25 October 2017
The inaugural She Leads High Conference is a one-day leadership event for young women, including female identifying and non-binary people, in years 9 and 10. The event will take place at the University of Canberra’s Ann Harding Conference Centre on 28 November 2017.
In this interview, we talk to Holly Vanderpol, one of our speed networkers at the upcoming High Conference. Holly Vanderpol is an undergraduate student studying Cultural Anthropology. She has a lived experience of domestic violence, and mental illness including depression, anxiety and PTSD, which has made Holly a strong and active advocate for these issues. Holly works with MIEACT to break down the stigma associated with mental illness and encourage young people to seek help. She also runs a Facebook support group called Canberra Women with PTSD. Holly has recently become an executive member of the National Council of Women Australia ACT and the Partnerships Coordinator for the National Council of Young Women ACT. She has been appointed to the ACT Multicultural Advisory Council.
After converting to Islam two years ago, Holly has become actively involved in the Canberra Muslim community. Since choosing to wear the hijab, Holly has realised just how pervasive the effects of racial and religious discrimination are for minority and ethnically diverse people living in Australia. Holly uses her lived experience as a Muslim woman to educate those who are racially privileged to understand how their thoughts and behaviors can work to reinforce racist structures within Australian society. She hopes to have a career in Anthropology researching racism and Islamophobia to assist Australia in moving toward becoming a more inclusive and welcoming society in the future.
Describe your leadership journey in 30 words or less.
To me, becoming a leader means accepting and embracing who you are and choosing to use your unique qualities to make the world a better place.
What was (or is) your biggest leadership challenge?
Learning not to get discouraged by other people’s negativity.
Undertaking leadership projects or roles can require a lot of belief in yourself and the cause you are working for, so it’s important to surround yourself with passionate, like-minded people who build up that sense of belief and enthusiasm.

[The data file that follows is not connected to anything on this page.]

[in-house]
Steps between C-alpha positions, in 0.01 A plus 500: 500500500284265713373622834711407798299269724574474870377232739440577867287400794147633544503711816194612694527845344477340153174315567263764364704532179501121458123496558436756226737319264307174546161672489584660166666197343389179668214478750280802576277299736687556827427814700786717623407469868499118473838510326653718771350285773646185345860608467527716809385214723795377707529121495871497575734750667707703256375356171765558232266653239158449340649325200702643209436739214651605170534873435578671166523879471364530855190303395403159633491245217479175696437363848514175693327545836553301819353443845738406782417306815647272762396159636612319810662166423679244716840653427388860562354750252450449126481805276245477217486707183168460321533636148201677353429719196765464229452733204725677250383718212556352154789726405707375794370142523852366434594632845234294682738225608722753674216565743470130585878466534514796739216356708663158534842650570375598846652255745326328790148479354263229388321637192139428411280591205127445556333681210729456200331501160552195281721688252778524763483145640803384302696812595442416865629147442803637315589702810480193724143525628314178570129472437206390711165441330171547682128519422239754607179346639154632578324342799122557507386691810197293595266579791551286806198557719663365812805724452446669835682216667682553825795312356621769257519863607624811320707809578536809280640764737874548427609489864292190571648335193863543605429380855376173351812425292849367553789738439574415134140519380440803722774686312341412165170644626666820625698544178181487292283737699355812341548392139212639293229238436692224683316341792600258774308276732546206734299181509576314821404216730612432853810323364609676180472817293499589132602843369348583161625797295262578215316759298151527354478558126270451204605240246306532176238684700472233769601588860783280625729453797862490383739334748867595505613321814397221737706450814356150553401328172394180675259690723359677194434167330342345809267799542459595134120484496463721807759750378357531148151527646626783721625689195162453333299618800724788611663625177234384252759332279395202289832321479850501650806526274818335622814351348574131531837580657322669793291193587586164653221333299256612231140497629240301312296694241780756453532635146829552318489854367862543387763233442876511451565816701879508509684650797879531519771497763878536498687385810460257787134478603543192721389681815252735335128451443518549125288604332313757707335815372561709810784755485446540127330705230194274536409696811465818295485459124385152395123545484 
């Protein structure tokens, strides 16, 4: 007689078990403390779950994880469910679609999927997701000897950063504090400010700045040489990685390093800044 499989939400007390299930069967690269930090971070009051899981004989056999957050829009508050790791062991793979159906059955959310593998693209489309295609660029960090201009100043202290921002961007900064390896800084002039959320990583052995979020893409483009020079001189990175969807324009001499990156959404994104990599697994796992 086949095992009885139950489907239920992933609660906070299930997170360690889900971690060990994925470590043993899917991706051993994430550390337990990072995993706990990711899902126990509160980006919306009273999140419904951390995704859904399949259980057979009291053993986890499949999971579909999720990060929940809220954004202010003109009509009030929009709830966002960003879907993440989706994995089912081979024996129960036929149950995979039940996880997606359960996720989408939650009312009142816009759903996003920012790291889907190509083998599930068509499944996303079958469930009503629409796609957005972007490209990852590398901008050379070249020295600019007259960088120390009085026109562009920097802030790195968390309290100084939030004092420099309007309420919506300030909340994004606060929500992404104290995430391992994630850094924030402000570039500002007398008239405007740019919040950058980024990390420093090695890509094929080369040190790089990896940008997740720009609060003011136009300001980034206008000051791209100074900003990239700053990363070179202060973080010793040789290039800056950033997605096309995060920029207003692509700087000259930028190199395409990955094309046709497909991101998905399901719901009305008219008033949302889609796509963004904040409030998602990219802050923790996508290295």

Why do we need more women leaders, and what difference can women in leadership make in terms of gender equality?
Without women society cannot function! As women, we have so much to offer and no one should tell us otherwise.
Given that half the population are women, women’s voices and opinions are essential in ensuring that we are included and represented at all levels. This question really shouldn’t exist in the first place, it goes without question that women should be included because although women and men are different, at a spiritual and intellectual level we are equal in the value that we can contribute.
What book should every aspiring woman leader read?
To be honest, I don’t read much for leisure anymore. With my PTSD, sometimes reading all of the research and journal articles for my Cultural Anthropology degree can be challenging enough on its own.
One book that has inspired me as a Muslim woman is Reclaim Your Heart by Yasmin Mogahed. The book takes you on a spiritual journey and teaches a philosophy of letting go of material possessions and learning not to place your happiness in the hands of other people or material things. I think this is a lesson we all need to learn regardless of our spiritual beliefs.
Share with us the best piece of advice you’ve been given.
Believe in who you are and that you are here for a greater purpose. No matter what happens, you have been put here for a reason, whether or not you believe in God, something/someone loved you enough to bring you here and give you this life; the fact that you exist is itself a beautiful miracle.
Never doubt your potential or the purpose that exists inside of you.